Bricks are commonly found throughout Capitol Hill, in streets and especially in our buildings. Sometimes, modern methods are the best way to maintain and restore these structures, and sometimes historical knowledge provides excellent direction.
Learn more at this month’s Capitol Hill Restoration Society m(CHRS) Preservation Cafe, when Gary Barnhart will present Restoration Tools and Materials of DC’s Historic Masonry Buildings at 6:30 p.m. Wednesday, November 20, at East City Bookshop (645 Pennsylvania Ave. SE).
The District has one of the highest concentrations of historic brick buildings in the United State and preserving the historic value of our masonry makes good sense in more ways than one. In May 2019 the Washington Business Journal estimated the building portfolio in this city is worth more than $250 billion. Real estate values may go through their ups-and-downs, but it is easy to see why proactive preservation and preventative maintenance are worth the investment.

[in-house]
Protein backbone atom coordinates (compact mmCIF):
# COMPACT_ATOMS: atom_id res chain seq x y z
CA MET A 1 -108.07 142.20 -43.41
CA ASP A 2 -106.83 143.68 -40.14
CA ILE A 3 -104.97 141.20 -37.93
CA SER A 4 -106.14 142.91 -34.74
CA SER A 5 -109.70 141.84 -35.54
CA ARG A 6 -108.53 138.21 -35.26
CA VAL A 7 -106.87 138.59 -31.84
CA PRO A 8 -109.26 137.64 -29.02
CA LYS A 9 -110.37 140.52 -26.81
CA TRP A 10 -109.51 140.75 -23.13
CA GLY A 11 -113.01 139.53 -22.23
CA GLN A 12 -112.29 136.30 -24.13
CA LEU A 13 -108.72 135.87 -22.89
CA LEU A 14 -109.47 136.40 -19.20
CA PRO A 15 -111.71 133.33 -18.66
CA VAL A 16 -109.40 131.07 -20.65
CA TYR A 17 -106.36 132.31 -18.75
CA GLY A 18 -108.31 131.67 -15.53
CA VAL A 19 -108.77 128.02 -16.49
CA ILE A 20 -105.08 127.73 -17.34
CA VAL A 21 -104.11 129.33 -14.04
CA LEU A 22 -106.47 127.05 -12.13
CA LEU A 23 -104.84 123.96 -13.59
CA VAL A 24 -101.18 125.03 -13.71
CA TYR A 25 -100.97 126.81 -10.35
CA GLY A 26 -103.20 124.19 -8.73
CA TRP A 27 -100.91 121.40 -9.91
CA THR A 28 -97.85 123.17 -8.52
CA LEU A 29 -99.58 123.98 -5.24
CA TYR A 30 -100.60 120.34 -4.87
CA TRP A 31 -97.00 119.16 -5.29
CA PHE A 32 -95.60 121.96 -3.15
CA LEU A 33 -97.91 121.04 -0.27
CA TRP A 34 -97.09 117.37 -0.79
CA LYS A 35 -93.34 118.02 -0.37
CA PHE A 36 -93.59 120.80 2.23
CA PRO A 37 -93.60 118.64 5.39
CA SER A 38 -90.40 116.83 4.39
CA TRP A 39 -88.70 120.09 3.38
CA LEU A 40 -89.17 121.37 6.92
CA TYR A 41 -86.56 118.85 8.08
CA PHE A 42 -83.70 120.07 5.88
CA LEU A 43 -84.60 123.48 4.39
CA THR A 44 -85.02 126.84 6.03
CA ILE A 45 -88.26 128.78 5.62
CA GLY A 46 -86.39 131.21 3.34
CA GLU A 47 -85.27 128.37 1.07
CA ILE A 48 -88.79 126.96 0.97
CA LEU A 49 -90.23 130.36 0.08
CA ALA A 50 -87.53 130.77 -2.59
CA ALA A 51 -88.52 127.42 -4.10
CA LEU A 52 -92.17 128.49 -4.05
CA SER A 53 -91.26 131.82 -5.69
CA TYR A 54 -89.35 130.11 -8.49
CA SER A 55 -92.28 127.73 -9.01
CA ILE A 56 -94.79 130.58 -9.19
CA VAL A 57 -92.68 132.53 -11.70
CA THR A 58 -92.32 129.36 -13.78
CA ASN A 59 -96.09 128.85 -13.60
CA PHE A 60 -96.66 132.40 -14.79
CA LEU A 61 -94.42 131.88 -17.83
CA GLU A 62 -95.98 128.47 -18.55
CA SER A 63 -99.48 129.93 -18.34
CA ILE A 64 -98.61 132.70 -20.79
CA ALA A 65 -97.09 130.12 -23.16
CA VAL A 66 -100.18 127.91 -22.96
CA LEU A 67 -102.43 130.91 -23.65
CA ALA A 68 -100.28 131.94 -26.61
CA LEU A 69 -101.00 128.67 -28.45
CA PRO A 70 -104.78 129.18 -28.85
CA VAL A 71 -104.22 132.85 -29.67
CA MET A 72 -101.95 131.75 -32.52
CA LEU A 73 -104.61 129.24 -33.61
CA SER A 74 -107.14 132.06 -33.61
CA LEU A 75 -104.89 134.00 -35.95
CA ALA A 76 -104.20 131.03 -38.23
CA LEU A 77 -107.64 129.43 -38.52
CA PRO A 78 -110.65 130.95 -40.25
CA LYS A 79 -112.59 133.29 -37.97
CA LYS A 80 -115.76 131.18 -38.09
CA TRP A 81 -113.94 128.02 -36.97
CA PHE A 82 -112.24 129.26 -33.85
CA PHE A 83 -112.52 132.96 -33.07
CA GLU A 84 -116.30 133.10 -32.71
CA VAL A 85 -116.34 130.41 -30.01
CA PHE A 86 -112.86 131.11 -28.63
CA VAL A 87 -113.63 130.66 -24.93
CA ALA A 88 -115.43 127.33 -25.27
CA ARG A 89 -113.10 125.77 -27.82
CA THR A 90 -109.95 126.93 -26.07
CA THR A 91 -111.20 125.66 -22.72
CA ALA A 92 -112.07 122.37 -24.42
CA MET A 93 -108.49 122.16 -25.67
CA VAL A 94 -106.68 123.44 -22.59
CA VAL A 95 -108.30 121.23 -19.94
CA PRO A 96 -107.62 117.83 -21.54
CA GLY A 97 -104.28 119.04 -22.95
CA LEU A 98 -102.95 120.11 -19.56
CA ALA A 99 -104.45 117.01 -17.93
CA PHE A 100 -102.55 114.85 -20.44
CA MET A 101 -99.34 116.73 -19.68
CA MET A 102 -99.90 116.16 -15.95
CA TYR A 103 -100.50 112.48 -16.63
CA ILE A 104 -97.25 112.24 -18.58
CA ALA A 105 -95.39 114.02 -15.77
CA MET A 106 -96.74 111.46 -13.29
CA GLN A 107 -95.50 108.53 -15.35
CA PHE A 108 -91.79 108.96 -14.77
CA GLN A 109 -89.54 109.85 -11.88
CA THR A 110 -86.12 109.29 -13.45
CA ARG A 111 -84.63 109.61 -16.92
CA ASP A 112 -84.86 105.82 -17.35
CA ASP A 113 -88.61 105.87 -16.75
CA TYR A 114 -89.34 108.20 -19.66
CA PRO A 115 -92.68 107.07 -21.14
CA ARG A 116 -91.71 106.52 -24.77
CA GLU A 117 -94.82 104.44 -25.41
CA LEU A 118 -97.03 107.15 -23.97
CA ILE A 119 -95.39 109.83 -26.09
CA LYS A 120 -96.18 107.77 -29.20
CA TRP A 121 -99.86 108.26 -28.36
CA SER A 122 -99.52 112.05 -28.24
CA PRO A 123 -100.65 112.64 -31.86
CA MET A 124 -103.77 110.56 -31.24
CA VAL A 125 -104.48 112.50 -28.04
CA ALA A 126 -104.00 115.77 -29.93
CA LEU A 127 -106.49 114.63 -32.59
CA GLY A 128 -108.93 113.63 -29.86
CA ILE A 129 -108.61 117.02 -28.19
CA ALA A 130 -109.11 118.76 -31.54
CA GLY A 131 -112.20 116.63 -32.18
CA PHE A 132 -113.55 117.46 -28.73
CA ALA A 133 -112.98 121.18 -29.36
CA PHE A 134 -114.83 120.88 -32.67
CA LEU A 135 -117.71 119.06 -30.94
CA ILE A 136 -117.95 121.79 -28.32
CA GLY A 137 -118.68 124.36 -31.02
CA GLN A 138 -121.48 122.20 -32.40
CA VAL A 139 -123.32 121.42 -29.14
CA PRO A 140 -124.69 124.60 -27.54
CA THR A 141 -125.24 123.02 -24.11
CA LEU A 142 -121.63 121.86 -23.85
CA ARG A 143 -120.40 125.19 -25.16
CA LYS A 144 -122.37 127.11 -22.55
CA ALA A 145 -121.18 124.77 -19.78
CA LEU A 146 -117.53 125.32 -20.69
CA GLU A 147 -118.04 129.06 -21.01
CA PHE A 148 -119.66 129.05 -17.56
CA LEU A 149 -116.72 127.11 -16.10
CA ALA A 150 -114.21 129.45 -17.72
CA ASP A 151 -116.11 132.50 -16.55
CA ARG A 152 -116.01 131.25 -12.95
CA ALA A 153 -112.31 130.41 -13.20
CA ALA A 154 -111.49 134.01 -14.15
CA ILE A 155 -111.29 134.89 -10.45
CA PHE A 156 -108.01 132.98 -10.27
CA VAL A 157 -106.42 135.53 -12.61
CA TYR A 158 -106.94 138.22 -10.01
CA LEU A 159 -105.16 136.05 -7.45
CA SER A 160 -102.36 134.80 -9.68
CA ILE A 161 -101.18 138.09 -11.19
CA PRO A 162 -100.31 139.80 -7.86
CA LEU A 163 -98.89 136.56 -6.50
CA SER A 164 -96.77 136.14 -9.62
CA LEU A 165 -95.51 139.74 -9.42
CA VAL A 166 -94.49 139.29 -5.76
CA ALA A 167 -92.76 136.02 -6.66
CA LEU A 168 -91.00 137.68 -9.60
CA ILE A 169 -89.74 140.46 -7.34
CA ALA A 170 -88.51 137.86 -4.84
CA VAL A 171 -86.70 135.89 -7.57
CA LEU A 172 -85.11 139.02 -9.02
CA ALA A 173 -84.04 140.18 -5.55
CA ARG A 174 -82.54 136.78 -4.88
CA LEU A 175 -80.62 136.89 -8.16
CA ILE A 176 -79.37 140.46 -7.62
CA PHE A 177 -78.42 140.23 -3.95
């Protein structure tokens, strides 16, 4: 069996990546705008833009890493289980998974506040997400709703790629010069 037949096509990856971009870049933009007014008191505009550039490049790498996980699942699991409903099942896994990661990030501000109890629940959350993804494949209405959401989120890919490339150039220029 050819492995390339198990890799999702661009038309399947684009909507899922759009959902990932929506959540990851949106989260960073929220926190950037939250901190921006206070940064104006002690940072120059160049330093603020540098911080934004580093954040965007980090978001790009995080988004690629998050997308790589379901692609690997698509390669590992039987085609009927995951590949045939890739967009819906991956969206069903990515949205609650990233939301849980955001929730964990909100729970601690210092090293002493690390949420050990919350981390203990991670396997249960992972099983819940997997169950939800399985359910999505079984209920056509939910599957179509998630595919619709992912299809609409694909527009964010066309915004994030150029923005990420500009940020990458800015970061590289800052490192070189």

Methods for preserving masonry usually depend on the type of building material used, whether it is brick, cement, stone or something else. Unfortunately, few local masonry workers are familiar with historic restoration and misnomers and misunderstandings about the trade abound.
Capitol Hill mason Gary Barnhart will discuss these in addition to some interesting lesser-known materials that local residents may find less familiar. He will also describe the historic tools he uses, and those that the industry has reproduced and invented.
Modern tools can speed things up, but they can also cause irreparable damage if used improperly, Barnhart will show that in some cases there is no good substitute for the tools masons and bricklayers have used for centuries.